• Join over 1.2 million students every month
  • Accelerate your learning by 29%
  • Unlimited access from just £6.99 per month

A View from a Bridge

Extracts from this document...

Introduction

Literature Coursework: A View from the Bridge Q. How does Arthur Miller use characters and structures of his play to maintain tension and interest? Arthur Miller is credited for producing one of the best plays known to writers. His parents were immigrants to America in search of work, wealth and security. Up into the Wall Street Crash his family was quite rich but afterwards he had to work to save up before heading to Michigan University; studying Economics and History. A View from the Bridge came to existence when it was first produced as a one-act play in verse in 1955, the revised and extended two-act play followed in 1956 presented at Comedy Theatre in London. The inspiration from a View from the Bridge the act was from a friend lawyer who mentioned that a longshoreman ratted on his two brothers to break an engagement with one of them and his niece, as they were living illegally in his home. After a couple of years when Arthur Miller visited Italy, he noticed that a dozen men stood around a well all day in the vain hope of a local estate needing an extra worker; this story also attached itself to the one earlier, in result Arthur Miller put these two aspects in life together so he could form the play 'A View from the Bridge'. The structure of the play culminates in the first act and then releases all the tension in the second act. ...read more.

Middle

He quickly becomes jealous of Rodolfo as he notices an immediate impression that Rodolfo made on Catherine, the book states 'He looks at Catherine like a lost boy'. The tension mounts when Catherine tells Rodolfo that she loves him, these words made an immediate impact on the shameful emotion hidden in Eddie's feelings. Also whenever Beatrice or Alfieri mention about the implicit feelings he has for Catherine, he quickly angers and tries to disguise it saying he is the one who looked after her. In addition to this, when Eddie eventually becomes obsessive, he tries everything to prevent Rodolfo from marrying her such as when he attempts to discredit him by insulting his abilities as feminine: cook, sing, and sew. He then claims that Rodolfo is homo-sexual and constantly tells Catherine that he is only after her to gain his citizenship. Continuing his attempt to discredit him, he tries to involve the law but finds that there is nothing the law or Alfieri can do to help him other than the fact that Rodolfo and Marco are illegal immigrants. Furthermore he makes excuses. For instance hitting Rodolfo and acting as though he was teaching him how to box. He did this in order to hit him. This causes Marco to act as he sees his little brother bullied, he has a test of strength with Eddie by lifting a chair in a position he was able to achieve whilst Eddie couldn't. ...read more.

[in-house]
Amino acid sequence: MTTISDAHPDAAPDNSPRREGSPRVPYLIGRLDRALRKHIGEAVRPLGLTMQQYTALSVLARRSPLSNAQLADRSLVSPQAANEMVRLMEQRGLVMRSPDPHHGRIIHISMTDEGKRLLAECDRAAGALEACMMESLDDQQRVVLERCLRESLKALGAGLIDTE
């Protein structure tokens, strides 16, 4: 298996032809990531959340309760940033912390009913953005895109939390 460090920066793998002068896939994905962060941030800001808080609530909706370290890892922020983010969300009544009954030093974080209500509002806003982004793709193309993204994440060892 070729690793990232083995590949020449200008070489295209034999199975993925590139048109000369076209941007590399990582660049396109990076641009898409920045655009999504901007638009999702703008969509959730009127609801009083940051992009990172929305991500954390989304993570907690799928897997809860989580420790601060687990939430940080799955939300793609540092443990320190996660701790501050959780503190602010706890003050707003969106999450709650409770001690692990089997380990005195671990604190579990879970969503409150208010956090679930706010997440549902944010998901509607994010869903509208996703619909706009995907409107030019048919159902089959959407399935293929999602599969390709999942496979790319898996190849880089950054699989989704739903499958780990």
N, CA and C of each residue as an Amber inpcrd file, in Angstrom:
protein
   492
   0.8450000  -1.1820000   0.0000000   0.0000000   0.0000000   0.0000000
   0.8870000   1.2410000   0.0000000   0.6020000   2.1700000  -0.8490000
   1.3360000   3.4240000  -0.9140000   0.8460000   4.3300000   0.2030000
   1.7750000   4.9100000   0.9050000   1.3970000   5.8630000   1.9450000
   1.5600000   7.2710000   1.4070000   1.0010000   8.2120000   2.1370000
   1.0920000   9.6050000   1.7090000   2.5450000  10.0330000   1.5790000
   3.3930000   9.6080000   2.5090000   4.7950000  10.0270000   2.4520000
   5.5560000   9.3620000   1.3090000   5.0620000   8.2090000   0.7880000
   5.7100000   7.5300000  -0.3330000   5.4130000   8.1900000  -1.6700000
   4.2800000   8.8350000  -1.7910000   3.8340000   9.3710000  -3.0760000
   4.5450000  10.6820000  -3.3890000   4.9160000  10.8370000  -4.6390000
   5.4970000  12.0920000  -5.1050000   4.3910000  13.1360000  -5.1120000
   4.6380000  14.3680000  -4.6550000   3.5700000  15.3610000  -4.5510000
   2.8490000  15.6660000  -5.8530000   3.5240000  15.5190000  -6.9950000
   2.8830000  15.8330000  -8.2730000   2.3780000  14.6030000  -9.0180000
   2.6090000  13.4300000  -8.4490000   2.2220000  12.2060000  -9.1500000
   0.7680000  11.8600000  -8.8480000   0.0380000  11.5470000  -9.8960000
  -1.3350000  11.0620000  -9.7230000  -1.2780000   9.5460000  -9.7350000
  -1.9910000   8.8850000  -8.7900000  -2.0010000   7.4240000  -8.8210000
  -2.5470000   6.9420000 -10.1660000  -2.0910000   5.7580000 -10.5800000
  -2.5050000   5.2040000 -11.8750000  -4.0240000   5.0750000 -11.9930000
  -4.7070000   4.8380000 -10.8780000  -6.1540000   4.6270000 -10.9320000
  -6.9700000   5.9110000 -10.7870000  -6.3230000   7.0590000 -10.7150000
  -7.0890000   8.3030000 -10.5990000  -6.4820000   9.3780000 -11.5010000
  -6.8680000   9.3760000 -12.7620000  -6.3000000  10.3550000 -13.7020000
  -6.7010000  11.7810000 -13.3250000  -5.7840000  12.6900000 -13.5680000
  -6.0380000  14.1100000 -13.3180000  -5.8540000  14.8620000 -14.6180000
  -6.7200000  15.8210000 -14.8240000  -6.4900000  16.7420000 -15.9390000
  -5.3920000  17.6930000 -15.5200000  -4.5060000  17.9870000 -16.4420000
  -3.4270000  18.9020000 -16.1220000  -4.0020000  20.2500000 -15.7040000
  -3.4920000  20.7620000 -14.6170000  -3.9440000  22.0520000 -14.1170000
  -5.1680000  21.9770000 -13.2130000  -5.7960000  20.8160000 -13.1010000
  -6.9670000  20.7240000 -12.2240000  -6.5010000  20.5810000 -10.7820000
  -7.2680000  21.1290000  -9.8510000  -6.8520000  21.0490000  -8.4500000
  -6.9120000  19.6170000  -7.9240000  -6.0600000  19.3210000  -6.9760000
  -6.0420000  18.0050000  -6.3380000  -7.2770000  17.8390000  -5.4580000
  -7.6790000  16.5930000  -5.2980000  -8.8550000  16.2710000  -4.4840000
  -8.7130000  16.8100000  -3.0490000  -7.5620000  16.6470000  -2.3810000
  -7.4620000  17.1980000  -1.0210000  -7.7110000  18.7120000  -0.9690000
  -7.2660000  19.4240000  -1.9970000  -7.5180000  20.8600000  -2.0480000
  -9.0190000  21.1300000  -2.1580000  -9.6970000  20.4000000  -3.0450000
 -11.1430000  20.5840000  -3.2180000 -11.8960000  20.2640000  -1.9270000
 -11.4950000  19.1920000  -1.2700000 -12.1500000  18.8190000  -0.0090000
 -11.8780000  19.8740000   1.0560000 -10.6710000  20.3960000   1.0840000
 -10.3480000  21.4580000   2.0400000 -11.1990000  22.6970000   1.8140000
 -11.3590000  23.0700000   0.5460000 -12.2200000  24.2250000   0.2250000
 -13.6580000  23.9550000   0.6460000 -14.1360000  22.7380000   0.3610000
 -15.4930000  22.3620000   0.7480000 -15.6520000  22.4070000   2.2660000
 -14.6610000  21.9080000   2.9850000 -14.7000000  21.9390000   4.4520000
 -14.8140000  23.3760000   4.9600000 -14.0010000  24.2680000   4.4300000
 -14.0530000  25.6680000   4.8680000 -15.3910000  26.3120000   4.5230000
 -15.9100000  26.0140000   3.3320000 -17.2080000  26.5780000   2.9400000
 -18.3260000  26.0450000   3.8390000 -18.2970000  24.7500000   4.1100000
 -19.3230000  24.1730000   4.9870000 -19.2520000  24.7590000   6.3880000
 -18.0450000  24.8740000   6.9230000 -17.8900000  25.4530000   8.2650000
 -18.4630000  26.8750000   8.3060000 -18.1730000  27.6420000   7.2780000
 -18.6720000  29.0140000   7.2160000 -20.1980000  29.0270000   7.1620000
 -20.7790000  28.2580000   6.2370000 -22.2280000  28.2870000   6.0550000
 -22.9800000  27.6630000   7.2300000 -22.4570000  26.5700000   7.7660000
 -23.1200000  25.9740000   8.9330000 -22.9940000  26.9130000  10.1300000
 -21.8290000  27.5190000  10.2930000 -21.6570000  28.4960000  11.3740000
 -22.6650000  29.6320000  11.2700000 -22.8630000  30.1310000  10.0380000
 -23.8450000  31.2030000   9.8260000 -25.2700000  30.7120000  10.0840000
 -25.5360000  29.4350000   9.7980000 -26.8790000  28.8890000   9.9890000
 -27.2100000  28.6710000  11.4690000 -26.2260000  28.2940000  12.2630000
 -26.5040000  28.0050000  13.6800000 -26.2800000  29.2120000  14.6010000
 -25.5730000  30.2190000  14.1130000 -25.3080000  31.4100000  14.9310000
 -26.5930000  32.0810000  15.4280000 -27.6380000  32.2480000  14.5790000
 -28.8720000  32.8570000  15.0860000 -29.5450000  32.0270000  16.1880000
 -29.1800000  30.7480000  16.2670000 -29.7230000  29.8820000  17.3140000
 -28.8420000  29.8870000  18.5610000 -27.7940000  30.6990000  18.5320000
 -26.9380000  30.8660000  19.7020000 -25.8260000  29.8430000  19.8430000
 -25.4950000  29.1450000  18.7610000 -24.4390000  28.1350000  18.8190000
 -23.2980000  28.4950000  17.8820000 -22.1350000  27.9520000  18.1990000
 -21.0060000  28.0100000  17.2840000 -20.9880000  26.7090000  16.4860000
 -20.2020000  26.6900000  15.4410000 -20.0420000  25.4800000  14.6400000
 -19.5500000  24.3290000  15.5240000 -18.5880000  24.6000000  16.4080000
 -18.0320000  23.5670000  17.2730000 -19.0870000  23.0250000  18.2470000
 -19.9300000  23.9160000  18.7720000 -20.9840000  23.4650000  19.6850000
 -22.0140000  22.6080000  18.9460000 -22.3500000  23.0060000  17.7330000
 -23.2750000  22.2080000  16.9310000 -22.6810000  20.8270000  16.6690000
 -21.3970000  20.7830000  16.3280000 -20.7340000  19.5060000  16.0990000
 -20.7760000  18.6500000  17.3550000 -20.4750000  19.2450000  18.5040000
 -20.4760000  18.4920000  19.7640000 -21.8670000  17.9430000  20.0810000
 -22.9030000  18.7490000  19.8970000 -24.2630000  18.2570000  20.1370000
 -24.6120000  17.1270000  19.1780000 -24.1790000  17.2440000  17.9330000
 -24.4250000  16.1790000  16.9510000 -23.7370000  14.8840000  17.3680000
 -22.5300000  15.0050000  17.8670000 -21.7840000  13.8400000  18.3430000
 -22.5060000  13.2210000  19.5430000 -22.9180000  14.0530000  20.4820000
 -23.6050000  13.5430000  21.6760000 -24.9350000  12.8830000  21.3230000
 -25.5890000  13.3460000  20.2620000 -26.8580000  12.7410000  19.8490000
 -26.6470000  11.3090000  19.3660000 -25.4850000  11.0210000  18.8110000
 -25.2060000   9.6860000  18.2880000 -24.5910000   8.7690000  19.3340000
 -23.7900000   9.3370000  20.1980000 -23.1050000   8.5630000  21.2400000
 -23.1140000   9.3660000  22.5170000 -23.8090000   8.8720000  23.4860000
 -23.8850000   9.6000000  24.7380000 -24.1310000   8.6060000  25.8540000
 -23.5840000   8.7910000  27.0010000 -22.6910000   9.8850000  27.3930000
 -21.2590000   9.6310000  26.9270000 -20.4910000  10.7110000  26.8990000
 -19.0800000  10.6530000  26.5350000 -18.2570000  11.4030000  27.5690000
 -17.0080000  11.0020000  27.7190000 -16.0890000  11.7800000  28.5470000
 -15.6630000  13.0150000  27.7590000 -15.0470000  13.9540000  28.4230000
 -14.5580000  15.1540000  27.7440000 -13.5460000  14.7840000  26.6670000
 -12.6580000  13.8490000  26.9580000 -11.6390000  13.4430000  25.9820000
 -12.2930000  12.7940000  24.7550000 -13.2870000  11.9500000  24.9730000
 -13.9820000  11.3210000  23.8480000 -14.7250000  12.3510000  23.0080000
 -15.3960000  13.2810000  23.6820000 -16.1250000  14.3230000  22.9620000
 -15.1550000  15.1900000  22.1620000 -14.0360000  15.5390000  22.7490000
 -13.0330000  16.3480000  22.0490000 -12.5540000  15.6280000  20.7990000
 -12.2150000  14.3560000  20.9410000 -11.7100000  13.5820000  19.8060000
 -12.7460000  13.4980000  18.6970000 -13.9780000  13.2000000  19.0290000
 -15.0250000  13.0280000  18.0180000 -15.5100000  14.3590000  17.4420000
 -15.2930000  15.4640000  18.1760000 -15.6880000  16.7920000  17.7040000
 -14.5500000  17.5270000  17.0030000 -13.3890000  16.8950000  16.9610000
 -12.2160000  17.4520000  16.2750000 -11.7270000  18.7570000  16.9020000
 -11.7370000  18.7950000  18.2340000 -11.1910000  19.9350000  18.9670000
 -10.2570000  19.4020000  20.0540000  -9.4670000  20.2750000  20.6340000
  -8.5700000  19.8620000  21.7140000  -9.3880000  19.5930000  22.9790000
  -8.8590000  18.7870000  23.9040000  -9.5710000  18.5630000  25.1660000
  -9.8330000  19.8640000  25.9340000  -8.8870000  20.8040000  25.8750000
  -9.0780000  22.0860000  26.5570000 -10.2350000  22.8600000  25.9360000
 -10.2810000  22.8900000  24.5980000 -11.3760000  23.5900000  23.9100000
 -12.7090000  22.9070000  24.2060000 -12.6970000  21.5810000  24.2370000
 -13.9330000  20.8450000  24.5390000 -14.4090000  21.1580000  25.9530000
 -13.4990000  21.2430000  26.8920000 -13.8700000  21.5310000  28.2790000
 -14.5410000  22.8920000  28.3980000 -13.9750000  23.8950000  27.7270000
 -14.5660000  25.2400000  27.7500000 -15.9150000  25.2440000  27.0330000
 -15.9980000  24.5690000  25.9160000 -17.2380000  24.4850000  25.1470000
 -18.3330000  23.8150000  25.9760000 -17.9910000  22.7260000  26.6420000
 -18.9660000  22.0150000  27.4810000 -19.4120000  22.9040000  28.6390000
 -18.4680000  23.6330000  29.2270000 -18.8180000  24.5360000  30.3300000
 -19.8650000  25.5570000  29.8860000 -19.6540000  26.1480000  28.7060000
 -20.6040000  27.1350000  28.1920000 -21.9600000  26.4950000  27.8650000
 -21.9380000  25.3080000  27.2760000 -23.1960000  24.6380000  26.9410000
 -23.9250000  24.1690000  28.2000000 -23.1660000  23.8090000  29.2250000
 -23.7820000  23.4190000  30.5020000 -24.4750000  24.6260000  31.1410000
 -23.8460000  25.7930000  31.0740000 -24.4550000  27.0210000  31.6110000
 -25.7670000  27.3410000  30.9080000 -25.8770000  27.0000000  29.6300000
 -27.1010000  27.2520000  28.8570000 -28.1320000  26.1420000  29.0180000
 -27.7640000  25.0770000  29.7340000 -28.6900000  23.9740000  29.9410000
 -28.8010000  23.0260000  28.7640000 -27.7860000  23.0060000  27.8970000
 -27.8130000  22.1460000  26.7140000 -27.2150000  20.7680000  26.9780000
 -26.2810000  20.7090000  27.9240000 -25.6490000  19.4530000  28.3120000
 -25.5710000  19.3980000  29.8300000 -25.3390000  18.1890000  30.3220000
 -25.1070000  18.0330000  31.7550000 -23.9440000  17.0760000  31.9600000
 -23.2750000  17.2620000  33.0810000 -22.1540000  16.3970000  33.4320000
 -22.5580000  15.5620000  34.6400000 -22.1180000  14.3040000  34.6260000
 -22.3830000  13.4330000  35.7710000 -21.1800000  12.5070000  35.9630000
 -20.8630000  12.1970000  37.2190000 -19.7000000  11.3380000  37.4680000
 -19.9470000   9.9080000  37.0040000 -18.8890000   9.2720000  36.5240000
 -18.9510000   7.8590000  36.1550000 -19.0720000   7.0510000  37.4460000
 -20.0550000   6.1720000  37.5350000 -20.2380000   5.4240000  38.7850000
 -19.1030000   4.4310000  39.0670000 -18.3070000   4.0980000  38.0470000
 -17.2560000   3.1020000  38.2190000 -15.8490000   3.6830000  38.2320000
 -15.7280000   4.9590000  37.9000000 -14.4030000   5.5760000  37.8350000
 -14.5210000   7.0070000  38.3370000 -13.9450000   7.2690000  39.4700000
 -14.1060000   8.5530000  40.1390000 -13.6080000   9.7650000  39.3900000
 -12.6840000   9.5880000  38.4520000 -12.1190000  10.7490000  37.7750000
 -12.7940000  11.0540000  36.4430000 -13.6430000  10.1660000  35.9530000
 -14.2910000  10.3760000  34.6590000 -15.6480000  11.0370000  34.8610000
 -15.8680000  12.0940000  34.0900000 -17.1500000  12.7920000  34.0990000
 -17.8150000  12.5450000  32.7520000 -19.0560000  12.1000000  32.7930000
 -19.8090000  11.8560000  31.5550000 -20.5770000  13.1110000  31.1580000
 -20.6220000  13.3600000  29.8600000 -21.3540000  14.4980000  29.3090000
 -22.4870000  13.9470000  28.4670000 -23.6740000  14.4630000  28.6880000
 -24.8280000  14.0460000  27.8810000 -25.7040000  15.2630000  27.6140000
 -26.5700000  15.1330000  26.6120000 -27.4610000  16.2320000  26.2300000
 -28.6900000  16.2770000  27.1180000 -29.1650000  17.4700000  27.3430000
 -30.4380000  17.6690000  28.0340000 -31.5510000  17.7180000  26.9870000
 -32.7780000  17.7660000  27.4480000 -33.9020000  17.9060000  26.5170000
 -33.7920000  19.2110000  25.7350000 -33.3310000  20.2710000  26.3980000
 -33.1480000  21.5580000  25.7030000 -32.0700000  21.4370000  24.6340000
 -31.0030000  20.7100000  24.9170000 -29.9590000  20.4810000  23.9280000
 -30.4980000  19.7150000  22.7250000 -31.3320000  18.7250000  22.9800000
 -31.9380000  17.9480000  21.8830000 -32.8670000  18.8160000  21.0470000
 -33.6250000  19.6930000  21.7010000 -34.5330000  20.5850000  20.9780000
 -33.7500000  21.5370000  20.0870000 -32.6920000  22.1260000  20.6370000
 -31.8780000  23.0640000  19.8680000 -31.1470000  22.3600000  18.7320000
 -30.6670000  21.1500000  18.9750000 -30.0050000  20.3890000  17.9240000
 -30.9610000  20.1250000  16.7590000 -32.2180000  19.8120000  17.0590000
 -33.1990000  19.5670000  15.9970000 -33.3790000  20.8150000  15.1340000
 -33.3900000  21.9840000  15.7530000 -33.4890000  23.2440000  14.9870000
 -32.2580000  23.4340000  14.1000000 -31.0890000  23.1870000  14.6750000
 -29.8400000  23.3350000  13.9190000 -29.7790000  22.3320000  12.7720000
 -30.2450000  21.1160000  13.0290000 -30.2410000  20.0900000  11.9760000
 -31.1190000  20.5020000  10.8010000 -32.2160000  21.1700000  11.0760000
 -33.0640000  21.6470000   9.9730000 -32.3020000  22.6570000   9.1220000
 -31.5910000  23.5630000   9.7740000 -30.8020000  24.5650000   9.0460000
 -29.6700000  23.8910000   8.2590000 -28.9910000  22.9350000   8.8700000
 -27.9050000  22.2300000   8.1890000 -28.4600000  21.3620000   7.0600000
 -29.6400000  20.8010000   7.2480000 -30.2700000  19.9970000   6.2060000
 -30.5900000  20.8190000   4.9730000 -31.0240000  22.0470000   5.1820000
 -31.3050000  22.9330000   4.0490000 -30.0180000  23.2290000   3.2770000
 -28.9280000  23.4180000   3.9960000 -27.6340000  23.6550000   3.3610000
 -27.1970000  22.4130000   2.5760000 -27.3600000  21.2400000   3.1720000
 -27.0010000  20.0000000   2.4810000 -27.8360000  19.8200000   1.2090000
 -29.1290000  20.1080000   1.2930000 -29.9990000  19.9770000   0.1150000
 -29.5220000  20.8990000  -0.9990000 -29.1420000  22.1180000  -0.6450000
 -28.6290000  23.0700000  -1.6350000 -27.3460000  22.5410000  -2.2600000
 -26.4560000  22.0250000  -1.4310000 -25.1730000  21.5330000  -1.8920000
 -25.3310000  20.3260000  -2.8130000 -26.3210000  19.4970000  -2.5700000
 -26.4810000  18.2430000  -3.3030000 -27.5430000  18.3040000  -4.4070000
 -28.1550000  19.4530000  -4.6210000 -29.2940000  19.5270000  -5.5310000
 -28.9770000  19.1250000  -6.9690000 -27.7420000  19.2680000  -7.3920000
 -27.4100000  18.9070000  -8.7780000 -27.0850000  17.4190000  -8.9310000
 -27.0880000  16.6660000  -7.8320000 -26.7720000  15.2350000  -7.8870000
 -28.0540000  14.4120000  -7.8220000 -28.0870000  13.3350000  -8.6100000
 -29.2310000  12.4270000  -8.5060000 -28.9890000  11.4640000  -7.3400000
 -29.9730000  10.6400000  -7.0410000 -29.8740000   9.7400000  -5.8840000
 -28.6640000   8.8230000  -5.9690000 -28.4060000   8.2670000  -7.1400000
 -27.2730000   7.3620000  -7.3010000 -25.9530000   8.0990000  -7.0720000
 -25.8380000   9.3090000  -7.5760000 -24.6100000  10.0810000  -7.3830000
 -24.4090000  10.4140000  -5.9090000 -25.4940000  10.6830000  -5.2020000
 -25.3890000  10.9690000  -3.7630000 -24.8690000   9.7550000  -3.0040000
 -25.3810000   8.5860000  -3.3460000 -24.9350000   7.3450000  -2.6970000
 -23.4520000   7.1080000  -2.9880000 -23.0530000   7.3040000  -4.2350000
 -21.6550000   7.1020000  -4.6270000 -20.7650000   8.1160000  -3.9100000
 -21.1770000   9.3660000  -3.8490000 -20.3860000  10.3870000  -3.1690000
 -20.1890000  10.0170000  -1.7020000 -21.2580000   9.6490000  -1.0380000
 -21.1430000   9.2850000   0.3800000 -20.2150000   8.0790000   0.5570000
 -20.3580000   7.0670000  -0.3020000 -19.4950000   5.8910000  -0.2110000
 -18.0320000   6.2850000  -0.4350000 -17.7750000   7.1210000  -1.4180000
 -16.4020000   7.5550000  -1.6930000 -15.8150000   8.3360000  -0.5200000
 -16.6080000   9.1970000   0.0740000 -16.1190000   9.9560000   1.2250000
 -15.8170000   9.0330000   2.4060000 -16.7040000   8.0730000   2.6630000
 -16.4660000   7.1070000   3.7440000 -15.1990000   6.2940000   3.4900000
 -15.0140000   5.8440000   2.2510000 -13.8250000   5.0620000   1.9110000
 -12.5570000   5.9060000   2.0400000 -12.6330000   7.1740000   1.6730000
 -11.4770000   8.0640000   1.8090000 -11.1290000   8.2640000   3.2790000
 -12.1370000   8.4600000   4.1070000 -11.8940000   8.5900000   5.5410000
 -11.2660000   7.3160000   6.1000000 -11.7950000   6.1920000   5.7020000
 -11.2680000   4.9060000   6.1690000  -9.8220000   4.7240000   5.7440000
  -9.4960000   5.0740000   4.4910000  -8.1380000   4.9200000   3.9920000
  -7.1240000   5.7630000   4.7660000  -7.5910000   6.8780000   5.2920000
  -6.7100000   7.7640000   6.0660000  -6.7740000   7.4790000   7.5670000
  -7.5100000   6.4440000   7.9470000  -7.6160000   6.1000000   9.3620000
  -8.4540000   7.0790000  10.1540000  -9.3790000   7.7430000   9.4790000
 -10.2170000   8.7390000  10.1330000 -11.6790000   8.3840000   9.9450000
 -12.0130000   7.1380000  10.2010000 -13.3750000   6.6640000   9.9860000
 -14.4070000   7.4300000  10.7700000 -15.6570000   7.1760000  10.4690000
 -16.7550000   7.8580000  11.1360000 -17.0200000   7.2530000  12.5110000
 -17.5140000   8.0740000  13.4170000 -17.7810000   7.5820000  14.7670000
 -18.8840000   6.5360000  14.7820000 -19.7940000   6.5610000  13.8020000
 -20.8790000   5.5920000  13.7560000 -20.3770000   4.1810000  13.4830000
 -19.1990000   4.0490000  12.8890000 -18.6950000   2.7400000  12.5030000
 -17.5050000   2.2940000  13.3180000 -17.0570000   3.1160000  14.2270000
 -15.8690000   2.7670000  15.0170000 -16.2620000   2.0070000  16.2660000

Conclusion

In conclusion I believe that all the tension, problems and drama revolve around Eddie, he is the focal point, every thing that Eddie says or does rests on his reactions to the event. At the start this is a minor: will he or won't he allow Catherine to take a job? Then it becomes more crucial: will he or won't he understand that he cannot keep Catherine to himself, which he must consider her to live her own life, not rely on him? Eddie is what the play focuses on-his conflict, both within him and with other characters. At one point or another he has an argument with all the characters and starts them e.g. "I betcha there's plenty of surprises sometimes when those guys get back there, heh?" even his jokes are bitter and harsh. He has conflict within himself emotionally whether to let go of Catherine or force her to stay, pretending she is still the child he was entrusted with. He has physical conflict, first with Rodolfo then Marco, with tragic results. Each conflict creates a tension that once culminates was unleashed on Eddie all the problems that faced him intensified the more he ignored it eventually causing his own death. Therefore I strongly believe that Eddie was most of all to blame for his own death as it was he who built all the conflict and tension between the people he cared for. Subject: English Ibrahim Hassan-Adde (11T2) ------------------------------------------------------------------------------ ------------------------------------------------------------------------------------------------------- Mr. Perrot A View from the Bridge Page 1 ...read more.